Scientists looked at large star-formation galaxies to measure radiation leaks and gain insight into the early evolution of the universe.

The NASA-funded research team used the radiation links to identify star-forming galaxies that contained holes in its gas cover, Johns Hopkins University reported.

This cover is made up of dense, chilly gas that stretches across the sky "like a blanket." For decades scientists have been on the hunt to find a "holey" galaxy that would allow them to study how star-produced radiation is involved in the ionization process.

"It's like the ozone layer, but in reverse," said Sanchayeeta Borthakur, an assistant research scientist in the university's Department of Physics and Astronomy. "The ozone layer protects us from the sun's radiation but we want the gas cover the other way around. The star-forming regions in galaxies are covered with cold gases, so the radiation cannot come out. If we can find out how the radiation gets out of the galaxy, we can learn what mechanisms ionized the universe."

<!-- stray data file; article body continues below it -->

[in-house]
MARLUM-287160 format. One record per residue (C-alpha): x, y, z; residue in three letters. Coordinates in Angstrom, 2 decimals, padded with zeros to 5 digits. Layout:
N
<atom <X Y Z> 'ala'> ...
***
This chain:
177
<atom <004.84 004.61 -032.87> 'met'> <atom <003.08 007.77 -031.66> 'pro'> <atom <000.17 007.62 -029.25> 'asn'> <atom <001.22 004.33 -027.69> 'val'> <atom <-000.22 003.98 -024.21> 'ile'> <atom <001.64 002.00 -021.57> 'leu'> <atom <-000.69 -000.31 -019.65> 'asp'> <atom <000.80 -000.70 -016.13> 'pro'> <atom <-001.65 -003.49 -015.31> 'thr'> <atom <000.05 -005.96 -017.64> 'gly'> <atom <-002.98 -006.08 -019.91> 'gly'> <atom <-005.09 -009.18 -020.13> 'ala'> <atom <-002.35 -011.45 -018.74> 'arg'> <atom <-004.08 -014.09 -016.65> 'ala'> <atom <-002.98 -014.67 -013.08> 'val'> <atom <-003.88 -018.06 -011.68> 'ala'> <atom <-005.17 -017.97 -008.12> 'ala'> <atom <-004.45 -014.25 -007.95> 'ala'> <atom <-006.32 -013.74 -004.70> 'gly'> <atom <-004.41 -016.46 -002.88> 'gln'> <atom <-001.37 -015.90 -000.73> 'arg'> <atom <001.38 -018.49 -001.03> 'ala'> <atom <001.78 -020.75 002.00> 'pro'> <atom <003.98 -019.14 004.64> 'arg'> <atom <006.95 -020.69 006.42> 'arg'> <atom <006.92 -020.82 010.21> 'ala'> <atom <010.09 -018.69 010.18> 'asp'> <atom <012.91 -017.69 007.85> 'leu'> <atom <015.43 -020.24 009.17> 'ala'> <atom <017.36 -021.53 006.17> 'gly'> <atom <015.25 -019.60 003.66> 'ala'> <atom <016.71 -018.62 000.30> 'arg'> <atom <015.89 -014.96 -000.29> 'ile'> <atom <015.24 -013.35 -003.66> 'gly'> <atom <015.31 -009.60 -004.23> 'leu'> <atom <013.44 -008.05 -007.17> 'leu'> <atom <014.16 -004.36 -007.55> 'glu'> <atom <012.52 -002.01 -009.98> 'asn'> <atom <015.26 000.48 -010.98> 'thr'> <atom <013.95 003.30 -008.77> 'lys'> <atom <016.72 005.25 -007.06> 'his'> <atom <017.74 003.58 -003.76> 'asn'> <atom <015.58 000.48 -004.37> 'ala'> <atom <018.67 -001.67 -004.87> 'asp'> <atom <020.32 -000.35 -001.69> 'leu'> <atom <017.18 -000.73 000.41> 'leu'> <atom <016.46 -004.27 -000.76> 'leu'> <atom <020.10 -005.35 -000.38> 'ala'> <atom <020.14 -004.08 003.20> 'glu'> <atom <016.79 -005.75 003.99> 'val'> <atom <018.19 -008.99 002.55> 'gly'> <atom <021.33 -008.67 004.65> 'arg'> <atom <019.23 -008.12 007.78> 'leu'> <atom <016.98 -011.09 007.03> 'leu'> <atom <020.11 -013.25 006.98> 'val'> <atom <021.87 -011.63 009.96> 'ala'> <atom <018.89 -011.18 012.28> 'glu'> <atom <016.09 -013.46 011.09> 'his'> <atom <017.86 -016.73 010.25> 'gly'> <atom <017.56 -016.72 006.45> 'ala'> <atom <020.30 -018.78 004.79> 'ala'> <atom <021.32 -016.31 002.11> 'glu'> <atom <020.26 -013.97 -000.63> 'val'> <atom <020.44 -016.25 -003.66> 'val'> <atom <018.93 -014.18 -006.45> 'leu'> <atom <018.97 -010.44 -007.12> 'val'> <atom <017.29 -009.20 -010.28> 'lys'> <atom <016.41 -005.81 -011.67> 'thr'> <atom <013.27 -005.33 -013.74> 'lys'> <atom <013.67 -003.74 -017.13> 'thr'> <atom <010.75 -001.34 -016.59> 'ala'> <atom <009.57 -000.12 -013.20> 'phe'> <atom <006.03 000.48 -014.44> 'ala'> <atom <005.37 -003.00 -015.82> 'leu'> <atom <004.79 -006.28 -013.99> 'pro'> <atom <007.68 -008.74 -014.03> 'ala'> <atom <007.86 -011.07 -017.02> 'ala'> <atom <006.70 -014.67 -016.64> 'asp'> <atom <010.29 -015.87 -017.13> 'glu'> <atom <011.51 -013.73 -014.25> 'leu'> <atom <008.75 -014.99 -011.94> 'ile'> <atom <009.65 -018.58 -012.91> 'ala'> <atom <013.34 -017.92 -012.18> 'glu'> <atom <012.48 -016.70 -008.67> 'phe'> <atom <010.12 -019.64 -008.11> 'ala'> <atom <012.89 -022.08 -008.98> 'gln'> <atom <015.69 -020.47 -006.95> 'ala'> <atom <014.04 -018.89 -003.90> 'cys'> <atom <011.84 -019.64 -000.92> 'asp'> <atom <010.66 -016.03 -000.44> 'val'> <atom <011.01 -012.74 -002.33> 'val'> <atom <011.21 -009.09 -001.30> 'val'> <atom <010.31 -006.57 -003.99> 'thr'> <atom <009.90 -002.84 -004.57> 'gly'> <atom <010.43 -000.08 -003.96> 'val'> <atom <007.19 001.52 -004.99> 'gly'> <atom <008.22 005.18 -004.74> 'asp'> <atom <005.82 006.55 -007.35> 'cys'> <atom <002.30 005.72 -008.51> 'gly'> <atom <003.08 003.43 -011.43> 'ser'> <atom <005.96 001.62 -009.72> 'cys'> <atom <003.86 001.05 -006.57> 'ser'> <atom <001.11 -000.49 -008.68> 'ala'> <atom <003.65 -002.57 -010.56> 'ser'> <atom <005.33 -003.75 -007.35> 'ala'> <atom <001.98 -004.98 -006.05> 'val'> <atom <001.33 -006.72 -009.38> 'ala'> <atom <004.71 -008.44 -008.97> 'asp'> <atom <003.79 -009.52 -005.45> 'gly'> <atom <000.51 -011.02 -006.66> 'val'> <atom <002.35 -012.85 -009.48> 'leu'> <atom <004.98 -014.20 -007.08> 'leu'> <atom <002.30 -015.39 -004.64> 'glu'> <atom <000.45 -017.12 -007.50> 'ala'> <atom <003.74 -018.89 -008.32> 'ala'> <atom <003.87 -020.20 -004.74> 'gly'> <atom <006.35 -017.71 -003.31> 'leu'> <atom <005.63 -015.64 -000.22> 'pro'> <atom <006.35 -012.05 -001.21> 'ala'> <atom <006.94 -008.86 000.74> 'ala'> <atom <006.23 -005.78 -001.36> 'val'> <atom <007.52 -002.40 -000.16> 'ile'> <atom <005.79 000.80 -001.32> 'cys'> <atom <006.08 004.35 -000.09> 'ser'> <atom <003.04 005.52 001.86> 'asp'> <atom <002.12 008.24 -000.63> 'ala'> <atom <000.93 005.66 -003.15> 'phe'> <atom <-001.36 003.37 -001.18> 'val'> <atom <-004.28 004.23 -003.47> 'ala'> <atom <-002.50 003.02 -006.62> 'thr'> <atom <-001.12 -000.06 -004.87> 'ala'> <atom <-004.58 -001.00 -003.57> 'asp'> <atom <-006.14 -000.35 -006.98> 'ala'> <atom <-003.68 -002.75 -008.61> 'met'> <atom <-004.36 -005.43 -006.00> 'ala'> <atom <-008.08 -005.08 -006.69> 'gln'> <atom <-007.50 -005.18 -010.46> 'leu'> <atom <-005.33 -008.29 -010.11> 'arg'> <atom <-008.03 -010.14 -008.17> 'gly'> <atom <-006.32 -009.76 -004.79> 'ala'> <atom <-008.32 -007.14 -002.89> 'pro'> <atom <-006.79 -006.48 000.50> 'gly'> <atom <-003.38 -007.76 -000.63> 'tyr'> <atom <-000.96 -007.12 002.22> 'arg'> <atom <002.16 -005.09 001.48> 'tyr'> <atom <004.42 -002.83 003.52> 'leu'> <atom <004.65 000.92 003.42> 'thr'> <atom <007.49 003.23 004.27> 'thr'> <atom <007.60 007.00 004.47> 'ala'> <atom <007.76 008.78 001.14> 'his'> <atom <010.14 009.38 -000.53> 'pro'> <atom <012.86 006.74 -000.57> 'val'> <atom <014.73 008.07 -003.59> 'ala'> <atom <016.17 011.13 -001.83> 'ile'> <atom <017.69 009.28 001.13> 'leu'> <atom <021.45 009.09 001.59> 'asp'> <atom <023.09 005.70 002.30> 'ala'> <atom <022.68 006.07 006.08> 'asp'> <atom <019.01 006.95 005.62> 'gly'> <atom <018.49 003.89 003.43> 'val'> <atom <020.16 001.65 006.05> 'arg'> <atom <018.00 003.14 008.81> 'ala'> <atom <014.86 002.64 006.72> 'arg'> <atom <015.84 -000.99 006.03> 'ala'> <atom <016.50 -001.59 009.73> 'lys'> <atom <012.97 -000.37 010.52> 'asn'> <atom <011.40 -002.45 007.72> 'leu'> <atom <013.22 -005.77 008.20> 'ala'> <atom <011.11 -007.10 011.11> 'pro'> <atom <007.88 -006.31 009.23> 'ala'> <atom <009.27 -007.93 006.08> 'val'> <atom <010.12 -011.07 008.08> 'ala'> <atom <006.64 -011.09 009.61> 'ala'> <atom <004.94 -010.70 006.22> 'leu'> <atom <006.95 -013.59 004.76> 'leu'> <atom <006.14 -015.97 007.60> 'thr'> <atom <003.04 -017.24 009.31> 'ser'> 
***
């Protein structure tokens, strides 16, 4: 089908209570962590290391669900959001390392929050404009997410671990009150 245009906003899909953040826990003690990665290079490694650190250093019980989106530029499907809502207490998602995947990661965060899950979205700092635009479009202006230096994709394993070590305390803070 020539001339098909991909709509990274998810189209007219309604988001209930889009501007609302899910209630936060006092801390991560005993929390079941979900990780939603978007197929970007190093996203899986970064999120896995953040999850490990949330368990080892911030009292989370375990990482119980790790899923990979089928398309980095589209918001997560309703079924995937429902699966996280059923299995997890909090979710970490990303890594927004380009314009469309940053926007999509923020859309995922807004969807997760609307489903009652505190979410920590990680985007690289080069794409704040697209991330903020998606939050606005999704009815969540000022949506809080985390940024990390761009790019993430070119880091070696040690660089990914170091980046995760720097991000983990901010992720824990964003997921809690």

Reionization is central to the birth of the universe's first stars. Directly after the Big Bang the universe started to expand and cool, several hundred thousand years later free proton and electron particles started to connect with each other and form neutral hydrogen atoms. This neutral gas eventually collapsed into the universe's first stars and galaxies.

The researchers looked at observation with the Cosmic Origin Spectrograph aboard the Hubble Space Telescope, the team finally located the perfect galaxy to study. The team credits "a combination of unusually strong winds, intense radiation and a massive, highly star-forming galaxy" for the validity of the indicator, Johns Hopkins reported. The method can effectively determine the amount of holes in a galaxy as well as what gas is present.

"The confirmation of the indicator is key," Borthakur said. "The implications are now people can use this indicator to study distant galaxies at longer wavelengths."

The findings were published Oct. 9 in the journal Science.